You Can’t Really Make a Feel-Good Body-Horror Movie

The Whale aims for noble sentimentality, but Darren Aronofsky can’t stop turning pain into spectacle.

Brendan Fraser as Charlie in "The Whale"

From the first minute, The Whale is suffused with dread. The director Darren Aronofsky has long specialized in that type of atmosphere; even when working on the tiniest scale, he conjures mounting horror out of the mundane. His latest work closely echoes prior films such as π and Requiem for a Dream, both claustrophobic epics with thudding scores and dreary outlooks. But in The Whale, which is adapted from Samuel D. Hunter’s play, the sinister mood immediately feels at odds with the subject. The protagonist, Charlie (played by Brendan Fraser), is completely housebound and on the brink of death because of extreme binge-eating. His confinement is abject, but the source of his pain is deeply relatable: grief.

Charlie has been in a severe depressive state since the loss of his partner. Unable to take care of himself, he’s become a frustrating figure to friends, family, and strangers alike, all of whom keep dropping by to have big, meaningful chats with him. He refuses to seek medical care despite being in obvious physical distress; instead, he allows only his pal Liz (Hong Chau), a nurse, to take his blood pressure at home, while she frets over her inability to do more for him. He’s almost entirely disconnected from his ex-wife, Mary (Samantha Morton), and teenage daughter, Ellie (Sadie Sink). (He does, however, try to bridge the gap with Ellie by promising to do her homework.) By the time The Whale begins, Charlie has reached a point where reversing the decline of his health is impossible.

The situation is rendered as both horrifying and pitiable, especially because Charlie, although resigned to the limits of his apartment, still does crave some human interaction. Aronofsky, whose oeuvre of alienation-focused psychodramas also includes Black Swan and Mother, indulges his penchant for the foreboding—but then refuses to ever switch it up. Some scenes try to present Charlie as sympathetic and complex, and Fraser’s performance, delivered through multilayered makeup and prosthetics, still manages to be the most direct part of the movie. (It’s also the most controversial.) Unfortunately, almost everything else is garishly grim, a spectacle of misery that displays its central character like a zoo animal.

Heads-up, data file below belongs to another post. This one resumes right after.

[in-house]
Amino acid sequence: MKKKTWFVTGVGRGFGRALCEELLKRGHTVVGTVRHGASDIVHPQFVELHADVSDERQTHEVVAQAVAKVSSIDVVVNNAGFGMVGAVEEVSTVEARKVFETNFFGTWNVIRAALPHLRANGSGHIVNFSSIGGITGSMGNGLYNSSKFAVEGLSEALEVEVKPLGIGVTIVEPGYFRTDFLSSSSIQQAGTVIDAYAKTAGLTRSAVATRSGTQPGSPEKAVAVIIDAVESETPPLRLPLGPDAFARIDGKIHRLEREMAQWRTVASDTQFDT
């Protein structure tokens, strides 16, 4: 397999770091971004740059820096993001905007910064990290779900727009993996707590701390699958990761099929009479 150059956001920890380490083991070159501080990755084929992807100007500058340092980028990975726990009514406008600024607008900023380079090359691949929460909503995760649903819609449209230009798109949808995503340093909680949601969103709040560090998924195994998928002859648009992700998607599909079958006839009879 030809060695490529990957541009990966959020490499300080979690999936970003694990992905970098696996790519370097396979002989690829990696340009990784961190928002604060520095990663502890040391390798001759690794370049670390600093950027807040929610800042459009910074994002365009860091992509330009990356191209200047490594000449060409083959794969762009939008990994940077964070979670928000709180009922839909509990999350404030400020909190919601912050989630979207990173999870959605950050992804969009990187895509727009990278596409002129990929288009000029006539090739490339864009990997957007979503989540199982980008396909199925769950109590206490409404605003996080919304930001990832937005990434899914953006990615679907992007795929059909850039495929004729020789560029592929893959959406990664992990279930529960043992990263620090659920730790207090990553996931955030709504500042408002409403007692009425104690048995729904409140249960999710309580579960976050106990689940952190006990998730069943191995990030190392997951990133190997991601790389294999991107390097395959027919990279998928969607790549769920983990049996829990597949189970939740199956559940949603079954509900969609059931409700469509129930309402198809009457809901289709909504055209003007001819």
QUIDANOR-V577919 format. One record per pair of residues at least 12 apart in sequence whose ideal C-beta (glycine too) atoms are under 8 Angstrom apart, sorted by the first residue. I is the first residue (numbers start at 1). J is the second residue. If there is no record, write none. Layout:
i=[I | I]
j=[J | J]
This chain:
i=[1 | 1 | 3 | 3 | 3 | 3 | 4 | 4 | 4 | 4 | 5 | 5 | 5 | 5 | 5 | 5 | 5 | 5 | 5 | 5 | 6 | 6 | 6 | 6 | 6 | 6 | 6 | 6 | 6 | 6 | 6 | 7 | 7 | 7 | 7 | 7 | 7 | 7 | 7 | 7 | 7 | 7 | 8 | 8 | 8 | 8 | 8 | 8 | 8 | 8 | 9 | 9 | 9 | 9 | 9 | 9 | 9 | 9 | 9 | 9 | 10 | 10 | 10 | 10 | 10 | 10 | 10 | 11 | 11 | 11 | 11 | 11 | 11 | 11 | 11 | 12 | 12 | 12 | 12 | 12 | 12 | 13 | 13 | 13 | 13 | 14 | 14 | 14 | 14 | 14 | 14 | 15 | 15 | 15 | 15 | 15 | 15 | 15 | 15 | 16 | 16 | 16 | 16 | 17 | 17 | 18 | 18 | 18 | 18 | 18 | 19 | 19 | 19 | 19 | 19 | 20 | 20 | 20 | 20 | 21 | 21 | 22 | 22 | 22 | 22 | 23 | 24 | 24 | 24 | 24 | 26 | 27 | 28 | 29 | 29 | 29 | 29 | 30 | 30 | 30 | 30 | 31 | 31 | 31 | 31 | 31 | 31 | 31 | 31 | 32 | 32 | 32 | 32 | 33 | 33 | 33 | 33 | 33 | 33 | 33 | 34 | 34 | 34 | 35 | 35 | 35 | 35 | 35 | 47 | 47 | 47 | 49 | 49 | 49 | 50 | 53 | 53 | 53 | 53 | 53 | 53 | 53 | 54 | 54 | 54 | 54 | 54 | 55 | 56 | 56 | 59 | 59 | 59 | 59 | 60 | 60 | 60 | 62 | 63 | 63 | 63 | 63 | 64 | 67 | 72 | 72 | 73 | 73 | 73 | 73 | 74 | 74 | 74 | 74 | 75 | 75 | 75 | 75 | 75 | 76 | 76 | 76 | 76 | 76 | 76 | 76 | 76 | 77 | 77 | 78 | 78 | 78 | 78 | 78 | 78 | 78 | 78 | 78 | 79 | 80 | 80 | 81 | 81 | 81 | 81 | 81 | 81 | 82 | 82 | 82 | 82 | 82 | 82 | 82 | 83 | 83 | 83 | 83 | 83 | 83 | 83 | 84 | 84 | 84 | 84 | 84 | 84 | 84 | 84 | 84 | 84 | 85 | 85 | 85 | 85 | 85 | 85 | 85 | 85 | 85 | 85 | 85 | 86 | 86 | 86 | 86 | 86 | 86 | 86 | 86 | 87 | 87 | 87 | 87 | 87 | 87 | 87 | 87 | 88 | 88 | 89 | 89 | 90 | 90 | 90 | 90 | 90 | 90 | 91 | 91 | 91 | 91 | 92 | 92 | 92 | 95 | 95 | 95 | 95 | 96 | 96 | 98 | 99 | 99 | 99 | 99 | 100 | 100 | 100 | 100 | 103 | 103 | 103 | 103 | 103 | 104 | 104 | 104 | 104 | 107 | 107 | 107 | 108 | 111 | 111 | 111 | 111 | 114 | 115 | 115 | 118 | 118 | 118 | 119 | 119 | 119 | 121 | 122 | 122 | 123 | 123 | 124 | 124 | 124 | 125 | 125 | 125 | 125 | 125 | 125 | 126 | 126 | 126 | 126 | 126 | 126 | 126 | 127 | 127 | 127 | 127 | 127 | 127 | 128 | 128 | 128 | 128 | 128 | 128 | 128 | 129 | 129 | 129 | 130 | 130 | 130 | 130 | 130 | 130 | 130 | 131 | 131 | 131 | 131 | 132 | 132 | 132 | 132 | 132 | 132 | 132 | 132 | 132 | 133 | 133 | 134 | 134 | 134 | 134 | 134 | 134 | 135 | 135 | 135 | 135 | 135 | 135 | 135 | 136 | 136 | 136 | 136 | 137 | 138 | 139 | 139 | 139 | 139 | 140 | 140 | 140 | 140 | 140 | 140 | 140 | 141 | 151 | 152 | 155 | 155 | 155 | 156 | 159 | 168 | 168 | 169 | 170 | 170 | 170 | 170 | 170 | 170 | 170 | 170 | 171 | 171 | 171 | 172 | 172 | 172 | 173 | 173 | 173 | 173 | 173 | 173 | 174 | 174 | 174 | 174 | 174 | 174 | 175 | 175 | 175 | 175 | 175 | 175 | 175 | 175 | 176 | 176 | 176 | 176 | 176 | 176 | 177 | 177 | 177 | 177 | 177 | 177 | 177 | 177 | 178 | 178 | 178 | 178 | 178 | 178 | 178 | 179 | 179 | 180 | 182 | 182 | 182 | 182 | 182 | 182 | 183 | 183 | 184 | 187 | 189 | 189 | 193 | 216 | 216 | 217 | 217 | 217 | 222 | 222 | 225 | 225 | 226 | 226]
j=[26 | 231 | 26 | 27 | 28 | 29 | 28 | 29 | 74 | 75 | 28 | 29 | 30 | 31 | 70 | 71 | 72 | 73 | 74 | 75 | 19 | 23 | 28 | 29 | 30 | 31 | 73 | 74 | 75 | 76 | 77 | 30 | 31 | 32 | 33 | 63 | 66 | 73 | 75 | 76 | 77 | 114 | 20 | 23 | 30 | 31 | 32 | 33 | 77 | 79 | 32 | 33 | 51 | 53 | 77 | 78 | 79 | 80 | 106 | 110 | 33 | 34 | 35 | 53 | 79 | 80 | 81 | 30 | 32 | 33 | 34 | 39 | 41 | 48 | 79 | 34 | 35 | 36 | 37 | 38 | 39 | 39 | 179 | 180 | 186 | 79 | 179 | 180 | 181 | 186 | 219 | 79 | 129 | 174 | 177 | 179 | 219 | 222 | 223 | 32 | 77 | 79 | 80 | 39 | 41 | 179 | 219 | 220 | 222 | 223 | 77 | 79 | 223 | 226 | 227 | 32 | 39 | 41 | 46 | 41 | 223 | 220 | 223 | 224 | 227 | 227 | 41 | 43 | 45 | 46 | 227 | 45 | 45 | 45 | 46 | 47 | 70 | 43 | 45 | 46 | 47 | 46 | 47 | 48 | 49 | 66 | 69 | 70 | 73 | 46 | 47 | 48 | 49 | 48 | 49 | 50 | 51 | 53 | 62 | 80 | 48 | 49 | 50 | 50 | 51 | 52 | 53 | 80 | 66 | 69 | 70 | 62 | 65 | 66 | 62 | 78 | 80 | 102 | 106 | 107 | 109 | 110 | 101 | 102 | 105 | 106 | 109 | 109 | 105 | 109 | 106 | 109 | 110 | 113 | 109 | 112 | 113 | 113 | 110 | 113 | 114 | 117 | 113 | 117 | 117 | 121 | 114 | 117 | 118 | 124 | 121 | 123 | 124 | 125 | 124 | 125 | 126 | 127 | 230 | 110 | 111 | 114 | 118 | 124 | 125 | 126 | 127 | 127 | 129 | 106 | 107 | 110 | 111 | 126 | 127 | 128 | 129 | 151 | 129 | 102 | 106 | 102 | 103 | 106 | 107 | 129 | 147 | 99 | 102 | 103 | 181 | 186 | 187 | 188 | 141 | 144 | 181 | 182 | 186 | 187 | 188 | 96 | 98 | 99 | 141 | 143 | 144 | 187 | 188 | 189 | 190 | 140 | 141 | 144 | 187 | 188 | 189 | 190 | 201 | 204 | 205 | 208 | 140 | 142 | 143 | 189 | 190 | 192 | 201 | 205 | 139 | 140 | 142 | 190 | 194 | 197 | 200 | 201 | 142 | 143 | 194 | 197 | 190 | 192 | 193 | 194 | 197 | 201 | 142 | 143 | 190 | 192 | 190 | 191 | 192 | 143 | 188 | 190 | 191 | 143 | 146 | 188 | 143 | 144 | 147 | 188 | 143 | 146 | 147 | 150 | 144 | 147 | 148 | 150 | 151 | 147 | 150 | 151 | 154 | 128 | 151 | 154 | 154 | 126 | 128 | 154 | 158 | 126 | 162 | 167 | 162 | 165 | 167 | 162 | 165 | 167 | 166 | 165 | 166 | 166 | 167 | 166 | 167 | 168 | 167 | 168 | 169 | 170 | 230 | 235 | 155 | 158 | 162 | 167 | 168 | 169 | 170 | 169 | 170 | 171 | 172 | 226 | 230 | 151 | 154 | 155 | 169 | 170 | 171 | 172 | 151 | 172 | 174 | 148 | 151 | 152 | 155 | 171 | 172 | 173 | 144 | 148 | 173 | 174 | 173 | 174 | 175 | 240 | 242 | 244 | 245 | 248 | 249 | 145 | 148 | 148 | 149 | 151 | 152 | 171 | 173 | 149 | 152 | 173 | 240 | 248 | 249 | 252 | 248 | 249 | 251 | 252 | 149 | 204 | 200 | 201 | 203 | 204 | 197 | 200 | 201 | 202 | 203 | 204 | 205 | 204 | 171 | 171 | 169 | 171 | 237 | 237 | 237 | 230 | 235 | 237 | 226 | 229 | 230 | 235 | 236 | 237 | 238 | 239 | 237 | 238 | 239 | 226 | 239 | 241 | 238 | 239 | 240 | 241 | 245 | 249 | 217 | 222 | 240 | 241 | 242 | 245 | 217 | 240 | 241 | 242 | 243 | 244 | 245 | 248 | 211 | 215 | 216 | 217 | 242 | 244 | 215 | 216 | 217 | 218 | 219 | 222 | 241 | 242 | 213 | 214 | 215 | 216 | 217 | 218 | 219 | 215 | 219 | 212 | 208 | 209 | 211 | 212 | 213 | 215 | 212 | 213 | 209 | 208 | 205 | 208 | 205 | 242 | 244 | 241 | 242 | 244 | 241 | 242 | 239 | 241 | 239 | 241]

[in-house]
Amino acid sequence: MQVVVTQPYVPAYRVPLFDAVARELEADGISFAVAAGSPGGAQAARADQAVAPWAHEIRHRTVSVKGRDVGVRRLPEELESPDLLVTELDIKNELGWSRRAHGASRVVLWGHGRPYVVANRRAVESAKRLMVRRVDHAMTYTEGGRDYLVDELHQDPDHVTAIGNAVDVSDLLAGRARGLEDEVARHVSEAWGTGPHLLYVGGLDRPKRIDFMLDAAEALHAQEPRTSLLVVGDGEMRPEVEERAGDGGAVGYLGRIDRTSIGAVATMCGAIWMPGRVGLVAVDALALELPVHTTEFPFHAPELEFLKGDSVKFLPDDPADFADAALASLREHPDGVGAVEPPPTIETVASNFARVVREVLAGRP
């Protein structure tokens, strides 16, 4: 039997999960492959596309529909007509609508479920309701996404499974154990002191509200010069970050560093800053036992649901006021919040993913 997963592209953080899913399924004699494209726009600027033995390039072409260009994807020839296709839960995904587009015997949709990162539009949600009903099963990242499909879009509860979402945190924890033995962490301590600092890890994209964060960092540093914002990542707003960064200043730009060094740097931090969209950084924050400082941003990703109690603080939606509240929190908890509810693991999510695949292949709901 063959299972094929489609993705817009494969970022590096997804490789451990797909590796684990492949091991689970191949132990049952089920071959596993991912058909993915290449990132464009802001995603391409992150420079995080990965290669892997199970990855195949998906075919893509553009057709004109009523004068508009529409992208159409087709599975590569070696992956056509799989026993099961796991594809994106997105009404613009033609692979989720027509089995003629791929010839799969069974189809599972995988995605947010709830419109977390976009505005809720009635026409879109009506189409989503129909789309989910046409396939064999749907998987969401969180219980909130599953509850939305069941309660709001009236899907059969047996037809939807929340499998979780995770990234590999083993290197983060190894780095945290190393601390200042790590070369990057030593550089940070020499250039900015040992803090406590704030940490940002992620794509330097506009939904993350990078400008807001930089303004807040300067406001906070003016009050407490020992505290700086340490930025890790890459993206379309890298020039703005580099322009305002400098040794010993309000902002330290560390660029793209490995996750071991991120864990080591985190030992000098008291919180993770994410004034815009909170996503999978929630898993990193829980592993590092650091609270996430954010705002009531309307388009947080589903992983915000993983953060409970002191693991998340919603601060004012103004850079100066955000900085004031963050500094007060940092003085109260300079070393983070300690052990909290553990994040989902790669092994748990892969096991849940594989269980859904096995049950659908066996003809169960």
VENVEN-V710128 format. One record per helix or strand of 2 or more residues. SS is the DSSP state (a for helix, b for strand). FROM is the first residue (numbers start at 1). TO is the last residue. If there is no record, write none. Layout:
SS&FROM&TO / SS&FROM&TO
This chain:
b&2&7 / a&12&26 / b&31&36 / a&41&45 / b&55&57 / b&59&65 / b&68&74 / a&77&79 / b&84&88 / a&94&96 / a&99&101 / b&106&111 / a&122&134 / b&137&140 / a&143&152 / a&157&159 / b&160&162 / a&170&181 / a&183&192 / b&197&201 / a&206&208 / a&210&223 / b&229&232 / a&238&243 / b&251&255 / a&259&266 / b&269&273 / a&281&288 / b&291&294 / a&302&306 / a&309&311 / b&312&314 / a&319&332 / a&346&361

The story’s overly precise structure bears some of the blame for its relentlessness. Hunter himself adapted the script from his original play, and the film closely follows straightforward transitions, peeling back the mystery of Charlie’s situation through a series of encounters. First, a religious missionary called Thomas (Ty Simpkins) knocks on Charlie’s door and finds him in the middle of a cardiac event; Thomas, a stranger, keeps returning because he’s determined to save this doomed man’s soul. Next, there’s Liz, who berates Charlie for his overeating while also providing him with meatball subs every time she comes by—a passive witness to his binges (which are always depicted with crude menace and Rob Simonsen’s overwhelming score).

Then comes Ellie, who has not seen her father in years and regards him with disgust, mostly because he’s been so absent from her life. Charlie vainly struggles to free his daughter from her nihilistic perspective on life. Meanwhile, she and Thomas form a strange connection and start digging into Charlie’s past, trying to understand the full circumstances of the death that has wrecked him. But revealing the how and why of Charlie’s deep sadness is just not as psychologically intricate as Hunter or Aronofsky seem to think it is—and besides, more time is spent gawking at Charlie’s physical strain.

The problem is that Aronofsky is transfixed by Charlie in all the wrong ways, positioning him as a walking house of horrors. That exhibitionist gaze clashes awkwardly with the story’s supposed humanism and Charlie’s insistence that “people are amazing” even when they’re being cruel. Fraser makes a powerful effort to project that tenderness: He doesn’t shy away from exposing Charlie’s self-destructive streak, but he foregrounds the character’s abiding love for others, if not for himself.

I never felt that nuance from Aronofsky’s mise-en-scène. He turns the apartment into a dark, bitter sanctum, and often shows the slowly shuffling Charlie from behind and below, so that the character appears to be a looming monster. I am not opposed to body horror, but the genre is best suited to vulgar ends. The Whale is presenting itself as something noble and, ultimately, uplifting, but it just can’t make that sale. In the end, the project falls prey to the same trap as Charlie’s judgmental visitors do: seeing only a symbol where they could have seen a person.